“It may be all illusion,” she told herself, “but it’s pretty, all the same! “

Then that dance finished, and the band started playing another, so lively and happy that Ella just had to dance. Around and around she danced, up and down, not caring that passing dancers were staring or even laughing at her for dancing by herself. she was enjoying herself... Then she noticed a young man who wasn’t dancing, only looking at her. Not staring in an amused or shocked way, just looking. After a while, he too began to dance by himself, up and down, around and around. People started laughing at him as well, and he began to blush, but he kept on dancing. Whenever he passed Ella, he smiled at her - a friendly smile, just a little bit shy. When the dance ended, they found themselves quite close to each other.

“Would You like to dance with Me?” asked Ella. "Everybody else seems to be afraid of being laughed at if they dance with me, because I’m not dressed very fancy. But You don’t seem to mind being laughed at.

“I’m not at all used to being laughed at,” he replied, “but it doesn’t seem to be so scary. Yes, I would like to dance with You. That is, if You don’t mind being laughed at for dancing with me.”

So the two of them danced several dances together. Sometimes Ella made mistakes because she didn’t know the rules to some of the dances, and once or twice they tripped up, and everyone around them laughed, but that didn’t stop them enjoying themselves. they just laughed as well, and Ella’d wag her finger at her own big feet and say: “Now You two behave Yourselves!” And when they wanted a rest, they’d sit down at the side of the ballroom and talk - about what, I don’t know: but I do know that in a short time they thought of each other as old friends.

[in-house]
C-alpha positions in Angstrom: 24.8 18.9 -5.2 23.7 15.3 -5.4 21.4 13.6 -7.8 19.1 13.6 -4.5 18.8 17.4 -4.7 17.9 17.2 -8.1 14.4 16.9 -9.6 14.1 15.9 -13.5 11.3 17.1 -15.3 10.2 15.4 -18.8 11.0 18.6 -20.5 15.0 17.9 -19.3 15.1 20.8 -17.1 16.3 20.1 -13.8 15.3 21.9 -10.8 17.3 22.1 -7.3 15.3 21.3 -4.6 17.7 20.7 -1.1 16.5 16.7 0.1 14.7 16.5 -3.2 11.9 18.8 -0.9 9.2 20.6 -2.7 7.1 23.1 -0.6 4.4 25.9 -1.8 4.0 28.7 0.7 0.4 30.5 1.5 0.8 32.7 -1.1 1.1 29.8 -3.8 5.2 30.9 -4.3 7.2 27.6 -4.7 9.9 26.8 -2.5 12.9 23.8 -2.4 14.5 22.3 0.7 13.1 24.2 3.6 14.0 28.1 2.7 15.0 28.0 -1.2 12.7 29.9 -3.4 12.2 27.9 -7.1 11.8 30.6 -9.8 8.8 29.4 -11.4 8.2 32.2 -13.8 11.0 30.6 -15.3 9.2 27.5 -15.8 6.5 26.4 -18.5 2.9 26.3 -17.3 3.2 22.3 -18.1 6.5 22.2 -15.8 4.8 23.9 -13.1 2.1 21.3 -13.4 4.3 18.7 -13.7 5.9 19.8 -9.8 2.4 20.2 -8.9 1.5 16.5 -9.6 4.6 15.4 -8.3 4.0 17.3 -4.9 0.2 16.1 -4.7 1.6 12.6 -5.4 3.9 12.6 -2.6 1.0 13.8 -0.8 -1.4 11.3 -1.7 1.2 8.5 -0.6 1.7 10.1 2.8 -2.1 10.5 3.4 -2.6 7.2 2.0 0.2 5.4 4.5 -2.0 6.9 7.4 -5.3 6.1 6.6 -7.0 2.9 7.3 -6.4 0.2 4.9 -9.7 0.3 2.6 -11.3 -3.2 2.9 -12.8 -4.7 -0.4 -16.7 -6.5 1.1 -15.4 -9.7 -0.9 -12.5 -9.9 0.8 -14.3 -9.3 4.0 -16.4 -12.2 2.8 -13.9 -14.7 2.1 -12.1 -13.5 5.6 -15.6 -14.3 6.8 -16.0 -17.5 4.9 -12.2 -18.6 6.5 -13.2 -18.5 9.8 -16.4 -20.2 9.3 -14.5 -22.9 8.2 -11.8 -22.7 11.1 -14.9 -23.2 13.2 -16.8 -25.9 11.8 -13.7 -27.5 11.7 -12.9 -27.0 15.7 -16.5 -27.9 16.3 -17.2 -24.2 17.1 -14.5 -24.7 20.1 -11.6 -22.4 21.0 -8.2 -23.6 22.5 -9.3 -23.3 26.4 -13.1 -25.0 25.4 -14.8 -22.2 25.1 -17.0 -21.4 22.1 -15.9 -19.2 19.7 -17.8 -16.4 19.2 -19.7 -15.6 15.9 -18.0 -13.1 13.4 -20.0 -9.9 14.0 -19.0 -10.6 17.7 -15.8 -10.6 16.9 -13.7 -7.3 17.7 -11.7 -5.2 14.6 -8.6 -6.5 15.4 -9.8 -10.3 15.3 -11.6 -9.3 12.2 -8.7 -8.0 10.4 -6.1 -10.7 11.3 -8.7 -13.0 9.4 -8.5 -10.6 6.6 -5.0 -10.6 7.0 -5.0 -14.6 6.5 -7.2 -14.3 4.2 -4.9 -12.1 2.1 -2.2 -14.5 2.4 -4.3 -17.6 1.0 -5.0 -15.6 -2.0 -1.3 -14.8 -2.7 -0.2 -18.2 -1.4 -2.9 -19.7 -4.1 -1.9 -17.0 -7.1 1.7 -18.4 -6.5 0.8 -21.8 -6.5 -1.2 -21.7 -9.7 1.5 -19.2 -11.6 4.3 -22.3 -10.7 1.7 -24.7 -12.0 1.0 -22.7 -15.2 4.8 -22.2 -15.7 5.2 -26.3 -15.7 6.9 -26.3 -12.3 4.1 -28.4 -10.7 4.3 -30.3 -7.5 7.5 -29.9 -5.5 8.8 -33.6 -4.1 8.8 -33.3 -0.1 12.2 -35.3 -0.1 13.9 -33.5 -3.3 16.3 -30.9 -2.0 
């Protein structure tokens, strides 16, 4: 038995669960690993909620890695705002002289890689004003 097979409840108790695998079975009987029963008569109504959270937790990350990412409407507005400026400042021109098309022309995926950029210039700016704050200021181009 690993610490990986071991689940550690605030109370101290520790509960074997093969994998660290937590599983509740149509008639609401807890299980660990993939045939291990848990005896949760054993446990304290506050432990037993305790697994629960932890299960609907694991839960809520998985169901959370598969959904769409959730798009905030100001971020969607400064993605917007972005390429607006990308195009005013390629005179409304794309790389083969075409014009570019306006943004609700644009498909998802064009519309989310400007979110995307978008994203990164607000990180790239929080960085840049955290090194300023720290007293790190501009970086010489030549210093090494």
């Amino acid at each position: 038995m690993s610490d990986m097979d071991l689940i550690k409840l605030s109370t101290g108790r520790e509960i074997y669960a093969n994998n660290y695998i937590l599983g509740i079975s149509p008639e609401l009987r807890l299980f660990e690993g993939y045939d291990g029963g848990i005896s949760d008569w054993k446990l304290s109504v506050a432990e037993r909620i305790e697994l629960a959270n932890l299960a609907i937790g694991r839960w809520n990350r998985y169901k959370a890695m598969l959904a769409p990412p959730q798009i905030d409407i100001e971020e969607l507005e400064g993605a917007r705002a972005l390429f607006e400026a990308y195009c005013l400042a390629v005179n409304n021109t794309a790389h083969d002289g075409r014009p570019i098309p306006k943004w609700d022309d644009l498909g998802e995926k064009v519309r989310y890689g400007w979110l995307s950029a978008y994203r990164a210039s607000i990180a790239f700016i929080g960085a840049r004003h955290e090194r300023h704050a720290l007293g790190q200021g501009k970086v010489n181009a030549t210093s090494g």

During one dance, a man in a fancy uniform came up to them, and, bowing, said: “Excuse me, Your Highness, but his Majesty The King wishes to see You.” Cyril looked at Ella, to see how She’d react (because, You see, he hadn’t told her that he was the prince). she looked surprised, but didn’t blush or curtsey or turn away embarrassed or anything like that. In fact, he seemed a lot more embarrassed than she did.

“Will You wait for me here?” he asked, and she nodded.

When he’d left her, she stood still for a while, thinking. She’d been dancing and talking with the prince all this time, and hadn’t known it. And neither had any of the other guests, or they’d never have laughed at him. Then she noticed that it was only half an hour before midnight. she danced some more, hoping that Cyril would come back in time. When the clock struck midnight, she decided to wait a little longer. But then she saw that Gladys had noticed her, and was coming towards her from the other end of the ballroom (where she and Primrose had been watching the stairs like hawks, so they could be the first ones to pounce on the prince, should he return to the ball.) she looked angry.